Does media hype actually help sell albums?
Not if the first-day sales figures for Michael Jackson's "Dangerous" are any indication. Although a few local retailers reported strong sales for the album, most said that its first-day business was less than thrilling.
"It seems like there's been a backlash recently," said Roberta Cowan, the manager at An Die Musik in Towson. By Tuesday evening, her store had sold only three copies of the album; by comparison, she said, U2's new album, "Achtung Baby," has sold 30 to 40 copies on its first day of release.
Things weren't quite so slow at Record World's White Marsh Mall store. "It's doing better than I thought," said senior assistant manager Louis Maistros. By 7 p.m., Maistros said his store had sold 20 copies on cassette, and 15 on CD. "But on the first day for Guns N' Roses, we did 100 of each," he added.
Mike Richman, owner of the Recordmasters chain, said business at his stores was mixed. "Dangerous" was selling well at Recordmasters' Reisterstown Road Plaza outlet, which traditionally does well with R&B, but sales were "mediocre" at his Rotunda outlet. Still, he said, "It's a bit early to be making a decision about how it's going to do."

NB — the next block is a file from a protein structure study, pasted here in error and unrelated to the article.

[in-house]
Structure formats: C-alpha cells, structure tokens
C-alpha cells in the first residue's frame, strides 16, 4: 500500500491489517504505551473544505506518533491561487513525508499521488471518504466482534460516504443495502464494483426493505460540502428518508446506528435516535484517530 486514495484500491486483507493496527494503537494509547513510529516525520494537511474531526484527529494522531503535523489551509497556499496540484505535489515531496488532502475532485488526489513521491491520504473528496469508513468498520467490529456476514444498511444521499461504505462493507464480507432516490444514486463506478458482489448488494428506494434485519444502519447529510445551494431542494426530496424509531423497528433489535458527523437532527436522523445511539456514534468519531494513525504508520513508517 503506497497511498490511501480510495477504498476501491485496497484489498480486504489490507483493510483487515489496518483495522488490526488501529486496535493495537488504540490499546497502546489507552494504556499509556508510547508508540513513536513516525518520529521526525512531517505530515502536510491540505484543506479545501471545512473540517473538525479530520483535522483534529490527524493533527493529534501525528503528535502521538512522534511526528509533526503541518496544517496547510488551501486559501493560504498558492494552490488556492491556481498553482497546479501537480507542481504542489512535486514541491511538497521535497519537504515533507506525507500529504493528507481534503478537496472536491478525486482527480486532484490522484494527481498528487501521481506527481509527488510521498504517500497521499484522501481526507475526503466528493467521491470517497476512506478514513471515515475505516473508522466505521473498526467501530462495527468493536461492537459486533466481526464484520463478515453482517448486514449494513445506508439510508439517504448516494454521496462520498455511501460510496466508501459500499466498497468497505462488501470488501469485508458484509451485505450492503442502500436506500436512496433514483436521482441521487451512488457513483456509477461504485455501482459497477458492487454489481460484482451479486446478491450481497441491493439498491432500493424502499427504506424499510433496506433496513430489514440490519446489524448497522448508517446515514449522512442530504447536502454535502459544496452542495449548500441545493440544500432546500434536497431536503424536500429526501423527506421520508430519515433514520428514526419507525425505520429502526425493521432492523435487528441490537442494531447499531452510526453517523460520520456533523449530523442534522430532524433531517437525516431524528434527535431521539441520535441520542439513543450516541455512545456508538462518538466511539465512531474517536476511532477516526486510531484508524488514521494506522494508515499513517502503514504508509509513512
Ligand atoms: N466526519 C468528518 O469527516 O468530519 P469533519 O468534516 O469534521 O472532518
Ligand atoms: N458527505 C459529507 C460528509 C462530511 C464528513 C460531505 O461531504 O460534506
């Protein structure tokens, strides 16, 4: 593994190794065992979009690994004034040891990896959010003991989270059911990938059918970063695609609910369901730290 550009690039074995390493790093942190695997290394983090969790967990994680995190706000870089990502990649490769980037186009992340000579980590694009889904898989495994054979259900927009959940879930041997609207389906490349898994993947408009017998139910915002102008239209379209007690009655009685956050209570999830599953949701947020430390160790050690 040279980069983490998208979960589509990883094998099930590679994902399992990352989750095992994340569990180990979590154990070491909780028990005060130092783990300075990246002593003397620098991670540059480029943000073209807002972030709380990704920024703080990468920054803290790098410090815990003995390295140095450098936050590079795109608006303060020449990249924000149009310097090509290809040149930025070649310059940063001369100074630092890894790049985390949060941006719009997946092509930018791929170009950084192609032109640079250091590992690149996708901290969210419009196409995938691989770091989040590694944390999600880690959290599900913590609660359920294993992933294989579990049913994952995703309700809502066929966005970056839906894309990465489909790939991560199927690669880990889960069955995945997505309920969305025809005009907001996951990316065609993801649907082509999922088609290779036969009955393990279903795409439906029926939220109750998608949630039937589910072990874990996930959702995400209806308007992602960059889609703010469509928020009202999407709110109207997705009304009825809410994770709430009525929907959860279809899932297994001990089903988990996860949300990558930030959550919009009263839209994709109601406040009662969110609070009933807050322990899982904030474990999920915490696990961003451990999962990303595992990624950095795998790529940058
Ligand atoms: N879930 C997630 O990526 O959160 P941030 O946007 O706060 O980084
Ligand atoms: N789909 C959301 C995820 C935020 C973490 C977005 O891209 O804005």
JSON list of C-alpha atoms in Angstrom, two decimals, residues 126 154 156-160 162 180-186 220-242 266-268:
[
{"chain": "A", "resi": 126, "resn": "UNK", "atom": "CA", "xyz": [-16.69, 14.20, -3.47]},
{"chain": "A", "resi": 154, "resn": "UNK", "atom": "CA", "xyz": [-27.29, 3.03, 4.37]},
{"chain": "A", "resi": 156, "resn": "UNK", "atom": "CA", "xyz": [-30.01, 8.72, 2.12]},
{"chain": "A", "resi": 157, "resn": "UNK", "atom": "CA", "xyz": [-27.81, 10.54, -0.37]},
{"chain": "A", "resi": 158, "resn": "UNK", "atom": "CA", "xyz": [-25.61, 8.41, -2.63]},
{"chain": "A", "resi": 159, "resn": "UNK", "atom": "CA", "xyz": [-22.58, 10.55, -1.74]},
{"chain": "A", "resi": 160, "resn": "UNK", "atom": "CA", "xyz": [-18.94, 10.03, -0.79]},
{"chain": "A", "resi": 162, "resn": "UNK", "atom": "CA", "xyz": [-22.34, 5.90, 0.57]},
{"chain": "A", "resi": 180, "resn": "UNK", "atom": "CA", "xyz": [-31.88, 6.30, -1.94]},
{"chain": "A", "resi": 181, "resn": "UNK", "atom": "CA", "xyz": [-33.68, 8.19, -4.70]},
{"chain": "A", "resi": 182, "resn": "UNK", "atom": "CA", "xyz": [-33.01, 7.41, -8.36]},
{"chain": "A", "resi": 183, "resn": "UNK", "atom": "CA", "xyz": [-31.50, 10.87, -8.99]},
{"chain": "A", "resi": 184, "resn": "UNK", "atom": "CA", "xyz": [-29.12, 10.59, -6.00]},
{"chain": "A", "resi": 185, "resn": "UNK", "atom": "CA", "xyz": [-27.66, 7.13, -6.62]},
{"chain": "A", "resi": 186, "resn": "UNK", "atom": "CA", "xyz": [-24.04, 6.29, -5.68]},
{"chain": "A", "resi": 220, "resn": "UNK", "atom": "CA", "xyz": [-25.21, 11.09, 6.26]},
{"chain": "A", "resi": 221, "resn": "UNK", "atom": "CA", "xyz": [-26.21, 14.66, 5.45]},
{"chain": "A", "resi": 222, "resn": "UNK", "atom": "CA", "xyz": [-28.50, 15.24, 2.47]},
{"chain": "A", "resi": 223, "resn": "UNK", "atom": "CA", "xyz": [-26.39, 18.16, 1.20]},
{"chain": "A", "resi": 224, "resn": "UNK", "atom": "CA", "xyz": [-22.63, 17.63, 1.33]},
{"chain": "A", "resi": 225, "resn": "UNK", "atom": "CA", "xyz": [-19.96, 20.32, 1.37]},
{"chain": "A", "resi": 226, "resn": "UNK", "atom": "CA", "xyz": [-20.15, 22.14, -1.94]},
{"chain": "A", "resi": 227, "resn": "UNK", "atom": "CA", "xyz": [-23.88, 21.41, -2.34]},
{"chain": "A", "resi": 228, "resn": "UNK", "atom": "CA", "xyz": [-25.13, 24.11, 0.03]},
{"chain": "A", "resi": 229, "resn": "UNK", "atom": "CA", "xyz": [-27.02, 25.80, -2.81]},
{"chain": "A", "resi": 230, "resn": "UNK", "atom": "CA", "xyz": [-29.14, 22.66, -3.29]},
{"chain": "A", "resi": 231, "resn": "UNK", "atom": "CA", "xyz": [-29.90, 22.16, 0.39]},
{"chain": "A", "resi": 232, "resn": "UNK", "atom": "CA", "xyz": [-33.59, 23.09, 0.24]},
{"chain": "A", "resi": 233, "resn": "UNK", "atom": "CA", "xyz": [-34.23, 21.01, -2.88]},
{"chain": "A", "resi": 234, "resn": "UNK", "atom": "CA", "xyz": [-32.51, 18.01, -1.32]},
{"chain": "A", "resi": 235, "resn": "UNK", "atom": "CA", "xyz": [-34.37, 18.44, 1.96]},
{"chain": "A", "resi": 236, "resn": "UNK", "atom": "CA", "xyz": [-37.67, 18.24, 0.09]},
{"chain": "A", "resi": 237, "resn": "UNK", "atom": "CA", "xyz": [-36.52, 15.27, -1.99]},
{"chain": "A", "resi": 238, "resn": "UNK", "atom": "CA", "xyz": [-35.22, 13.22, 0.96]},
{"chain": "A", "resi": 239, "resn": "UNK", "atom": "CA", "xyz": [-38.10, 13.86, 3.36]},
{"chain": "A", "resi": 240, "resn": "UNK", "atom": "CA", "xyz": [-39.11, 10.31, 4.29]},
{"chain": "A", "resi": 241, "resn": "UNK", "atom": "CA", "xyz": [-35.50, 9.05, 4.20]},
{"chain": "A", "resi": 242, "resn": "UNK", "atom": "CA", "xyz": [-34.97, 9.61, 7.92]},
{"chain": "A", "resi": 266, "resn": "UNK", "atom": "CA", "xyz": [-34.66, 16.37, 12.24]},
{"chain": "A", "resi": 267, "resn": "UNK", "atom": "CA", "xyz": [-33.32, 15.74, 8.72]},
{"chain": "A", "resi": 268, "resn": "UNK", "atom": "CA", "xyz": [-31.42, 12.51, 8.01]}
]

Sales were brisk at Record Theatre on Liberty Road, which had sold 80 copies by dinner time, but assistant manager Vicki Marshall credited some of that to a remote broadcast from the store by radio station V-103. And contrary to Jackson's reputation as a youth-market act, Marshall reported that her customers were "primarily adults," adding, "I get the impression they were buying for themselves."
Mike Curry, a sales clerk at the Tower Records in Annapolis, also said that Jackson's album was selling mostly to a "mature" crowd.
"We're getting a lot of people coming in with their families," he said. And while he had expected first-day sales to be rather slow: "We're expecting it to sell big this weekend," he said.